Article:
their fight.
"With an honest police, commissioner
we will continue the good work with the
good men in the department and shut
oft those above them from the graft
they have been In the habit of collect
ing In earlier administrations."
KIDNAPPER CAUGHT.
"Uncle of Boy Confesses to Beceiving
$12,000.
East Las Vegas, N. Mex., April 11.
Will Rogers, uncle of Waldo Rogers,
kidnapped on March SO. made a com
plete confession last night as to his part
In the kidnapping of the boy. He told
where the ransom money was hidden,
and ofllcers have gone out In auto
mobiles to recover the $12,000. John
Rogers, a brother. Is under surveillance.
"Unwritten Uw" Fajls.
Dallas, Tex., April 11. The "unwritten
law" got a setback in tho hfghest court
of Texas to-day. Don Gray, of Burnett,
one of the wealthiest men In' Texas,
was ordered to the penitentiary to serve
flvb years for killing William Phillips,
who, he claimed, had wronged a woman
-atetive;
WOMAN SERIOUSLY INJURED,
PLUNGING DOWN STAIRCASE
Mrs. Elizabeth Kent, Eighty
to Hospital, Where Physicians Say She Can
not Survive Shock of Fall.
Plunging down a steep flight of stairs
in her home at 741 Eighth street south
oast. List night. Mrs Elizabeth Kent,
eight -five vears old, sustained probably
fatal injuries She was removed to
Hmersenc Hospital, where an examina
tion oifrcloscd a broken leg and a broken
hip
Her condition Is critical Physicians
at the hospital sav she will be unable
to survive the shock, owing to her ad
vanced ago
Mrs Kent was alone in her room on
the second floor when dinner was an
MEXICAN REBELS
FACE STARVATION
Food and Ammunition Eriuff
Fabulous Prices.
San Antonio, Tex., April 11. Even if
the rebels are not defeated by the Mexi
can army, they cannot remain In the
f.eld thirty dajs longer, according to
the report of the Mexican government
here. With their ammunition practically
exhausted, they are now facing starva
tion, the food supply in the section In
which they have been foraging having
been entirely consumed.
In Chihuahua the haciendados have
been so harassed by the revolutionists
that they were unable to plant crops.
Consequently, there will be no harvest
season. Practically all the available
corn and beans In that section have
been seized by the rebels.
Fabulous prices are now being offered
by the rebels for guns and ammunition.
This has resulted In filibustering, buCthe
practice Is a dangerous one. The border
guards are scattered from the Pacific
Ocean to the Gulf of Mexico. Despite
the vigilance of the guards, some arms
are taken across the border.
Several American women and children
are being held captives In a stockade at
Alamo, Lower California, by Mexican
rebels, and have been subjected to abuse
and Insults, It was reported to-day. Pro
tests have been made to Secretary Knox
and Senator Perkins, chairman of the
Senate Committee on Naval Affairs.
El Paso, April 1L Insurrectos have ad
vanced north according to the prediction
of last night. Whether the main Madero
force is en route to Juarez Is not known,
but the Mexico Northwestern Railway la
tied up again.
Torrcon reports that Durango is still
cut off from railroad communication be
cause of burned bridges and that the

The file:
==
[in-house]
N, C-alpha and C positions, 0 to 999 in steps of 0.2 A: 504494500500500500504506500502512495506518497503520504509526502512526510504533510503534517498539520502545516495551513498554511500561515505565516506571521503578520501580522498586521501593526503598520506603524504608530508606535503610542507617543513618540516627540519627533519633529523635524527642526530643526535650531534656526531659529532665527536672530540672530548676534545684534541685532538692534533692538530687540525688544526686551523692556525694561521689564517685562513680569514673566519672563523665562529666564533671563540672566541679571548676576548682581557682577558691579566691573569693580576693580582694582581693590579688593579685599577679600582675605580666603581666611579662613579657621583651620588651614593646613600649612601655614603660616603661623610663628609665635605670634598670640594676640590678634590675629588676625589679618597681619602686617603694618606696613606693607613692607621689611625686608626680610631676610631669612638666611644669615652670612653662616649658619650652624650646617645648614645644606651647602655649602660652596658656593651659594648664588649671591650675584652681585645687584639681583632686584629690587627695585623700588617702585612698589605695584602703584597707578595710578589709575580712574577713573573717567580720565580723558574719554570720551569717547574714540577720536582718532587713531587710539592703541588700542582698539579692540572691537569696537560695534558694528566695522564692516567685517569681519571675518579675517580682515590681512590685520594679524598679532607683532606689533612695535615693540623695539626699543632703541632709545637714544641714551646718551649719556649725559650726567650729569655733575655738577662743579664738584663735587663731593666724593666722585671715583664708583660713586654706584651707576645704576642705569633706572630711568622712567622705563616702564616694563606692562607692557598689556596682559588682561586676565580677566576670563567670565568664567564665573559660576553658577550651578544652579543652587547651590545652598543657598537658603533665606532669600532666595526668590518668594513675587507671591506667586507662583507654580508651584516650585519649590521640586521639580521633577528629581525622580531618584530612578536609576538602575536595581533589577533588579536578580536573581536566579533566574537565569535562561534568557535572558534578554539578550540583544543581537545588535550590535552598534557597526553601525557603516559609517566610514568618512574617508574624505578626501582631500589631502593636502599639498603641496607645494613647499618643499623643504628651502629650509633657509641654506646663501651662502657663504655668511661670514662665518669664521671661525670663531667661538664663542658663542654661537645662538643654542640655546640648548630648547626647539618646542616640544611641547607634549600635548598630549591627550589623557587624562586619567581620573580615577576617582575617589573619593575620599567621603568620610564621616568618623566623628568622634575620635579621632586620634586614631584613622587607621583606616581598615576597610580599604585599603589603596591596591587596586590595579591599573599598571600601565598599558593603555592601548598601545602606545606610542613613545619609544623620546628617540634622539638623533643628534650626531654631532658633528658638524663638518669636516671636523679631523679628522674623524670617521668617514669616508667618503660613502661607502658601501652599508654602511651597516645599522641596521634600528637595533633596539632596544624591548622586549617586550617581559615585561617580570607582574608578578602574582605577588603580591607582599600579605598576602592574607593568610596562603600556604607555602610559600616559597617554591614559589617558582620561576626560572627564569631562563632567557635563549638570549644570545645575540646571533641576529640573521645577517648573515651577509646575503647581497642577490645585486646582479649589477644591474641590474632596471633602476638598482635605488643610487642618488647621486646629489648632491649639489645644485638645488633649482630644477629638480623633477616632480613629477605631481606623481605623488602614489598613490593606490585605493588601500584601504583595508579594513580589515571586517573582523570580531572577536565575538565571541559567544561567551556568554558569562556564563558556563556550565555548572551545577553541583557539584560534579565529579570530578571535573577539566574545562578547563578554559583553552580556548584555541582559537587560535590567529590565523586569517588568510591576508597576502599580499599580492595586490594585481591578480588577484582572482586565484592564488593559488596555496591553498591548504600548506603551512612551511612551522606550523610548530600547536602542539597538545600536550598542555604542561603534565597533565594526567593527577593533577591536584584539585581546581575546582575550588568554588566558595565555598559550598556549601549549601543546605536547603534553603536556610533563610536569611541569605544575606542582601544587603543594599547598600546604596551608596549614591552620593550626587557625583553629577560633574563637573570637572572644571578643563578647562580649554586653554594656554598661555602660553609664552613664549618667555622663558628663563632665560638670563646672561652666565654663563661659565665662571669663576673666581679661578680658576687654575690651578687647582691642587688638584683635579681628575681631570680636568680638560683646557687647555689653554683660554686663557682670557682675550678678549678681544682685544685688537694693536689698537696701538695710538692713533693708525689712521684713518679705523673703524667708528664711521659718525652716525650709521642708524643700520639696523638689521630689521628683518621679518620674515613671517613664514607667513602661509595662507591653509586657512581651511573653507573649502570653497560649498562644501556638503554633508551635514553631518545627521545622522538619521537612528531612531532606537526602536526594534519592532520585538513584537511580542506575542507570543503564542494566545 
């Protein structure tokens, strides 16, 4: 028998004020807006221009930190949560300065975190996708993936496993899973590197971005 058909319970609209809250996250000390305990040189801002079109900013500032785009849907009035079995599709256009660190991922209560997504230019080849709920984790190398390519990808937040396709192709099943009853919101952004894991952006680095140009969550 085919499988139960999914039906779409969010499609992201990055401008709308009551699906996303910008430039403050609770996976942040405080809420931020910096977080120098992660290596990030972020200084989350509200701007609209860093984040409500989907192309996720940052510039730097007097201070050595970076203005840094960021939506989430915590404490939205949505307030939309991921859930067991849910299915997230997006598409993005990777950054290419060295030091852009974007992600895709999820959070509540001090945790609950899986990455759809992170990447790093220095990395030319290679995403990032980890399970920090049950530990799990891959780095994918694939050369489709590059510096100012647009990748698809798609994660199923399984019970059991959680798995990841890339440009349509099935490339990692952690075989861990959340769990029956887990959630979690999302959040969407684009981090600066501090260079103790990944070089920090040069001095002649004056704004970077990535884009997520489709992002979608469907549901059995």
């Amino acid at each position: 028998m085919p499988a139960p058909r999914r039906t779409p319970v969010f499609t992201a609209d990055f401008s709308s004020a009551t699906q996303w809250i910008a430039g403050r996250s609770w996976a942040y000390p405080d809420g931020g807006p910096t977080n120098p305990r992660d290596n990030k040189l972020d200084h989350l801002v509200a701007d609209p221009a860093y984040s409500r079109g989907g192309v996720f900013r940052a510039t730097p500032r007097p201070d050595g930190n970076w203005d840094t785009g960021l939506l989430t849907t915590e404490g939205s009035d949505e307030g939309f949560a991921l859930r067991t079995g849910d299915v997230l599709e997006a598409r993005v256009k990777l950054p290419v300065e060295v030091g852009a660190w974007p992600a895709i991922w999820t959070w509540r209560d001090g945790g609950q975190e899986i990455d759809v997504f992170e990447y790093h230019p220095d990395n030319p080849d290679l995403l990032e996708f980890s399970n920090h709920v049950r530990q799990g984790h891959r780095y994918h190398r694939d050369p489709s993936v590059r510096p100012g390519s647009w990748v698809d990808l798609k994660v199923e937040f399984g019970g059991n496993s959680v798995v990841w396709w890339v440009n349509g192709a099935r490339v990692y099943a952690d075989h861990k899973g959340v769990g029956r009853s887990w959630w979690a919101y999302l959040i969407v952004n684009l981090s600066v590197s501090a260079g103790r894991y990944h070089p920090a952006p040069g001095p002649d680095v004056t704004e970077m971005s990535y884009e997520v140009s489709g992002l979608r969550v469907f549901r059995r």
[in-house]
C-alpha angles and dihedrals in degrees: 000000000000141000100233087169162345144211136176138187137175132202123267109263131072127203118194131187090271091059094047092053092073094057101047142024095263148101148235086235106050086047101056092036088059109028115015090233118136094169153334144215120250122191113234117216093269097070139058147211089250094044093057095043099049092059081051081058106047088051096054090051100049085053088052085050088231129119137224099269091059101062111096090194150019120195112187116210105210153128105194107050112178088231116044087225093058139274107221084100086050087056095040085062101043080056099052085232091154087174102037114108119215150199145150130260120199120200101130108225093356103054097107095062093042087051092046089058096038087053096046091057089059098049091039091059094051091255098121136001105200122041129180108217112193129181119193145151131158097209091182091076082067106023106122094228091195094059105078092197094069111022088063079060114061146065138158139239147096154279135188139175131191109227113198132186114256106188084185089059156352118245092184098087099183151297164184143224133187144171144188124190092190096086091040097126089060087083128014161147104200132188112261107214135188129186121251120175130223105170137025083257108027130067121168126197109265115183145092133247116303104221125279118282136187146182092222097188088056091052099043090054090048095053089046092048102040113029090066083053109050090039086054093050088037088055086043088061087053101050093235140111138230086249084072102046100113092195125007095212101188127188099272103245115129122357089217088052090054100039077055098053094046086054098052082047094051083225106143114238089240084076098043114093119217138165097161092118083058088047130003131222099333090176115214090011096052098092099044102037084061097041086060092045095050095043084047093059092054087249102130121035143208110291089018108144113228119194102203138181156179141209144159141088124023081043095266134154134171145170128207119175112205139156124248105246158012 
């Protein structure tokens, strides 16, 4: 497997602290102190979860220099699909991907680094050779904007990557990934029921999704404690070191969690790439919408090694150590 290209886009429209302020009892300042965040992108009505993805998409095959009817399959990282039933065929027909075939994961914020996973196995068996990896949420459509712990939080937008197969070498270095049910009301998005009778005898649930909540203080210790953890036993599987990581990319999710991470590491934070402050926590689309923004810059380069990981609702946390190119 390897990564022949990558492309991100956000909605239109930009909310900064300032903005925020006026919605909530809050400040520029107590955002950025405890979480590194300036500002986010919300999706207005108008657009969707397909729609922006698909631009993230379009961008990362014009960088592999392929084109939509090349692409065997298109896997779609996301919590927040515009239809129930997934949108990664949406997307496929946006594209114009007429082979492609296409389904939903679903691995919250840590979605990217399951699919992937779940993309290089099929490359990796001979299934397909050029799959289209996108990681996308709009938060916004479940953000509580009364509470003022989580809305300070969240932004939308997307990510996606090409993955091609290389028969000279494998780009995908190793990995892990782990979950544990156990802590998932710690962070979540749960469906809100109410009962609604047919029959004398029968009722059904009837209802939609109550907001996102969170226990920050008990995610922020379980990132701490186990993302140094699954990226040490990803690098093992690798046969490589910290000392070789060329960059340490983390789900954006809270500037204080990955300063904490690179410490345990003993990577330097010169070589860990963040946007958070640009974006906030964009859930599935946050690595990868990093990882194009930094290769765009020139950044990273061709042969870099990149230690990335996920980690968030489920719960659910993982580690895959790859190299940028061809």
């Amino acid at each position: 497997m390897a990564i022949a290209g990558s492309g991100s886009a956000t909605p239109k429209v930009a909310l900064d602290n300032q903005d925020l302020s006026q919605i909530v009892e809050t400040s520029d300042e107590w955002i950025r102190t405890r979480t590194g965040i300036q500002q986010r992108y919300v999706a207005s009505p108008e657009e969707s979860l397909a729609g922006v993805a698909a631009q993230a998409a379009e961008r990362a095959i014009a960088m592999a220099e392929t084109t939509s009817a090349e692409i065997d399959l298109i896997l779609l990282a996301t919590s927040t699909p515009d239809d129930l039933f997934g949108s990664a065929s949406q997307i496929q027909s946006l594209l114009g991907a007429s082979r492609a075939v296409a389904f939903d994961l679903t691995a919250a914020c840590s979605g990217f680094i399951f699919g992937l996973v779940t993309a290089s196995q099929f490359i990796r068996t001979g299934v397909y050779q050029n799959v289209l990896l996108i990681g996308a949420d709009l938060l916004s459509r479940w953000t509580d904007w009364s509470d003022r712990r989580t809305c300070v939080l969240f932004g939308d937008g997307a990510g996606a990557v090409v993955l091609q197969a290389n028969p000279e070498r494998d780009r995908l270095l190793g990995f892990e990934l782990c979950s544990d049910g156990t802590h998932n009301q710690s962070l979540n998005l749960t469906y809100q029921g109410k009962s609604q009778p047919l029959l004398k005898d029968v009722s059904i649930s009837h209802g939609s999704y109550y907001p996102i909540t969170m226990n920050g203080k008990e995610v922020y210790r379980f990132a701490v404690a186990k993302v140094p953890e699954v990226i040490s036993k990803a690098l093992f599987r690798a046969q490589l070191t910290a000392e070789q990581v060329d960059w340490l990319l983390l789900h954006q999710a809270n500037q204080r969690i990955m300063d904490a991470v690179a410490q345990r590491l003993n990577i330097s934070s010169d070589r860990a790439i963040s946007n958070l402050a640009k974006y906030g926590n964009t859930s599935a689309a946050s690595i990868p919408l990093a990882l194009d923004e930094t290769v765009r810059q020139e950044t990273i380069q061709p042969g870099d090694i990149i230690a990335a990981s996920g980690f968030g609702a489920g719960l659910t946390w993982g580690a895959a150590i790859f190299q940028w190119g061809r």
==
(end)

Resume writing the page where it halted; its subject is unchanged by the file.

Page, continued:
read between Chihuahua and Torreon Is
again cut.
Twenty miles south of Cananea the
federals encountered a band of insur
rectos. mining the road with dynamite,
and killed several, routing the entire com
mand. Ambassador Arrives1.
Senor Manuel de Zamacona e Inclan,
the new Ambassador from Mexico, paid
his respects yesterday to Secretary Knox
and the various officials of the State De
partment. The Mexican Ambassador ar
rived in Washington In advance of his
credentials. His reception by President
Taft will be deferred until they reach
jura.
- five Years Old, Removed
nounced. She walked from her room to
the top of the stairs and began the
descent. Several steps from the top,
she tripped and toppled headfirst to
trc foot of the stairs Other members
of the family, startled by noise of the
fall, rushed to her aid
Mrs. Kent was, found huddled In a
heap and unconscious. She was helped
Into a chair and the Emergency am
mulancc summoned. Dr. Walter Price
found her condition serious, and ordered
her removal to the hospital. Her ex
treme age is faid to preclude the pos
sibility of an operation.
WHEAT PLUNGER
GIVES MILLIONS
Patten Distributes Fortune
for Hnmanity.
Chicago. April 11. "Social servico" is
to be the guiding star of James A. Pat
ten In the distribution of his fortune for
the benefit of humanity during his life
time. Mr. Patten has set about the dis
bursement of his wealth and has given to
the most appealing charities no less than
$2,000,000 within the last six months.
Half a million dollars was donated for
"white plague" research. Another con
tribution was for the protection and edu
cation of the neglected class called the
children of pathetic estate." A public
park has been provided In Evanstnn?
generous assistance has been afforded to
the cause of education in Northwestern
university, and a large sum has been
given to the Evanston Hospital, besrdes
the response to the almost innumerable
appeals that have come' to him from
tho widows, the orphans, the poor, and
ine uisixessea.
BALLOON LANDS.
Attempt to Break Lahm Becord
Fails.
St. Louis, April 21. Lieut. It E. Honey
well, of tlje Missouri Signal Corps, and